Rural broadband: How to reach the broadband notspots
- 7 October 2013
- From the section Technology
Over the summer there was a lot of digging going on in the Lancashire countryside.
Nothing unusual there you may think until you realise that these trenches are being built to house a fibre optic network with speeds to rival those that Google is installing in Kansas City.
The community-led Broadband 4 Rural North (B4RN) scheme offers speeds of up to 1Gbps (gigabit per second) to communities along its route.
And as it expands its network, more villages are asking if they can be connected too, proving that if you build it, they will come.
The project has hit problems - some minor, like a delay over the summer caused by some nesting lapwings, but some bigger, for example when Network Rail refused permission for the ducts to run over a bridge, forcing it to reroute in a river.
However its biggest problem is money. Despite raising £300,000 worth of local investment, the team behind the project estimate that the total cost will be £1.86m.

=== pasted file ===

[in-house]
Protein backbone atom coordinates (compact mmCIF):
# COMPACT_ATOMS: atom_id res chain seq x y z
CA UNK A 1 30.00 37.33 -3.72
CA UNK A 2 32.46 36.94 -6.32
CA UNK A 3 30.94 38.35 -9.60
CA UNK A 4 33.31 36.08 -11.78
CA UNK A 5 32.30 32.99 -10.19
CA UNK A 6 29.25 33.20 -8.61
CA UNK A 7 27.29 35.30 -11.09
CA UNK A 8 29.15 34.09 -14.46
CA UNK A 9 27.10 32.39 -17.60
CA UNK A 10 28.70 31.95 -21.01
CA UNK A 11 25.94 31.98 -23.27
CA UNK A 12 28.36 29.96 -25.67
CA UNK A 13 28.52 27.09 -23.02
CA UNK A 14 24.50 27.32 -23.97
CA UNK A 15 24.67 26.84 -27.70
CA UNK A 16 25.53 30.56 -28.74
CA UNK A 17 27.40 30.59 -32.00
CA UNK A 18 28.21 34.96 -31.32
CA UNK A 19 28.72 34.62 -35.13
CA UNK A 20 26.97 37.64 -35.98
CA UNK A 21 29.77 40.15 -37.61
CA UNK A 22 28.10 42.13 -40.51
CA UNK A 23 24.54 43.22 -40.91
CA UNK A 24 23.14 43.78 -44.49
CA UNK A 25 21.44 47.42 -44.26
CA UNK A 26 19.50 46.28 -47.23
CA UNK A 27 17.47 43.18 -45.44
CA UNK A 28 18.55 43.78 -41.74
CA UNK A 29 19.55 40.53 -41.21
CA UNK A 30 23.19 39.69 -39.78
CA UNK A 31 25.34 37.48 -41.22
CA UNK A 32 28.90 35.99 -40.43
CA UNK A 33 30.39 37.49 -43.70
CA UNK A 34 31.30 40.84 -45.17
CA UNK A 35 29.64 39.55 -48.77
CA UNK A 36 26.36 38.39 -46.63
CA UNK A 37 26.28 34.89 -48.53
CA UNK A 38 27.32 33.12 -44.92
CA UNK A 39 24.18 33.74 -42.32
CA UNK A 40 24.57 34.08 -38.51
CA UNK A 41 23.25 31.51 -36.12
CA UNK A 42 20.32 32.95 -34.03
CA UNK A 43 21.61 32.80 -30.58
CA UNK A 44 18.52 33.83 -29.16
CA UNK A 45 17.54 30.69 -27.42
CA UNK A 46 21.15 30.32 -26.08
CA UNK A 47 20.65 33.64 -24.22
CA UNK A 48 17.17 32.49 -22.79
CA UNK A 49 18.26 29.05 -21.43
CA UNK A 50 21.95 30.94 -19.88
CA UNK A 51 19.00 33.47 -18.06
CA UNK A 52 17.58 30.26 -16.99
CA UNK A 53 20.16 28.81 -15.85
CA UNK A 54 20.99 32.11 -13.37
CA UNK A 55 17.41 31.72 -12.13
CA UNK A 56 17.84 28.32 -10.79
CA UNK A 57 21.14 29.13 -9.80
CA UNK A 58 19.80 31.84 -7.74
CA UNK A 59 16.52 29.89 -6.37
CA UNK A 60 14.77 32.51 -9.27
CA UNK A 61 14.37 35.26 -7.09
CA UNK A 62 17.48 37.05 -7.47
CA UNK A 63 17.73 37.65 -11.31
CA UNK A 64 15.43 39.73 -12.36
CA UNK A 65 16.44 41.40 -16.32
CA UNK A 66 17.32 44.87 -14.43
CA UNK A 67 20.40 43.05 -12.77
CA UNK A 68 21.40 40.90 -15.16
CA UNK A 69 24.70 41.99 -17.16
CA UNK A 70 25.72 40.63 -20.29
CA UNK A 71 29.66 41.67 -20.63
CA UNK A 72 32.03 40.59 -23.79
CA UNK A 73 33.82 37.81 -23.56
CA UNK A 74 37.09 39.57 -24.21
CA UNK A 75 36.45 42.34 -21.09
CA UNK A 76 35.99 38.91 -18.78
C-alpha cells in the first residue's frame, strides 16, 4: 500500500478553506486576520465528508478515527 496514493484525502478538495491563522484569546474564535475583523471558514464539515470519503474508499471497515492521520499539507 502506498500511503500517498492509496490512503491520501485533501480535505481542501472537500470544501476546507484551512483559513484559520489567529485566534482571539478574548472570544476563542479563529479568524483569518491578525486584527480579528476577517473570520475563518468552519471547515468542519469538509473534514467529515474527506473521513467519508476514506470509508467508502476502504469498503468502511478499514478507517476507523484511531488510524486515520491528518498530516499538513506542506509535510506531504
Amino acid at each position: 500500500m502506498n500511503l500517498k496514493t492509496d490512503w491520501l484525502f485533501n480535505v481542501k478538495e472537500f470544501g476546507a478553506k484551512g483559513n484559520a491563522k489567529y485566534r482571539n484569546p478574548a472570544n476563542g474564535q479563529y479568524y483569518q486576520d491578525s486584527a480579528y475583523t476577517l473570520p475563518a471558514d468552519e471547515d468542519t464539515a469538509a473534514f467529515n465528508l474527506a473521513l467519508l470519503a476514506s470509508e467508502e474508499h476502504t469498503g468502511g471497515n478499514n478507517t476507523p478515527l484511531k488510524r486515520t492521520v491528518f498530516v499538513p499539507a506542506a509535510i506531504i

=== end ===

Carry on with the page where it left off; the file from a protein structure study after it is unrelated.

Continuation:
It applied for a government grant but is still waiting to hear whether it will qualify while it is also finding it tricky to get a loan.
It illustrates the difficulty of getting even a small-scale broadband network up and running and also begs the questions - why would farmers digging the trenches even want to take on such a project?
The reality is that they and other local residents are fed up with slow or non-existent broadband.
Commercial broadband providers like BT see no profit in rolling out complicated networks to a handful of houses in the middle of nowhere.
And that is rather galling for the people living in such communities who need broadband just as much, in some cases more, than their urban counterparts.
Broadband is now widely acknowledged as the fourth utility, and the government is all too aware that it needs to close the digital divide between town and country.
But its solution - to offer £530m to councils to subsidise rural broadband roll-outs - has been widely criticised, most recently in a report from a group of MPs who make up the Public Accounts Committee (PAC).
The process has been painfully slow. Initially the Department of Media, Culture and Sport (DCMS) planned to complete the roll-outs by 2015.
Now that has been put back to 2017, with the caveat that up to 10% of the country will still not be covered.
When it became clear that former telecoms monopoly BT had won every single council contract, there were some angry reactions.
The PAC report accused the DCMS of ripping off taxpayers by simply handing public money to BT.
This week as BT puts the final dots on those contracts, the big question is where does it leave the community schemes like B4RN?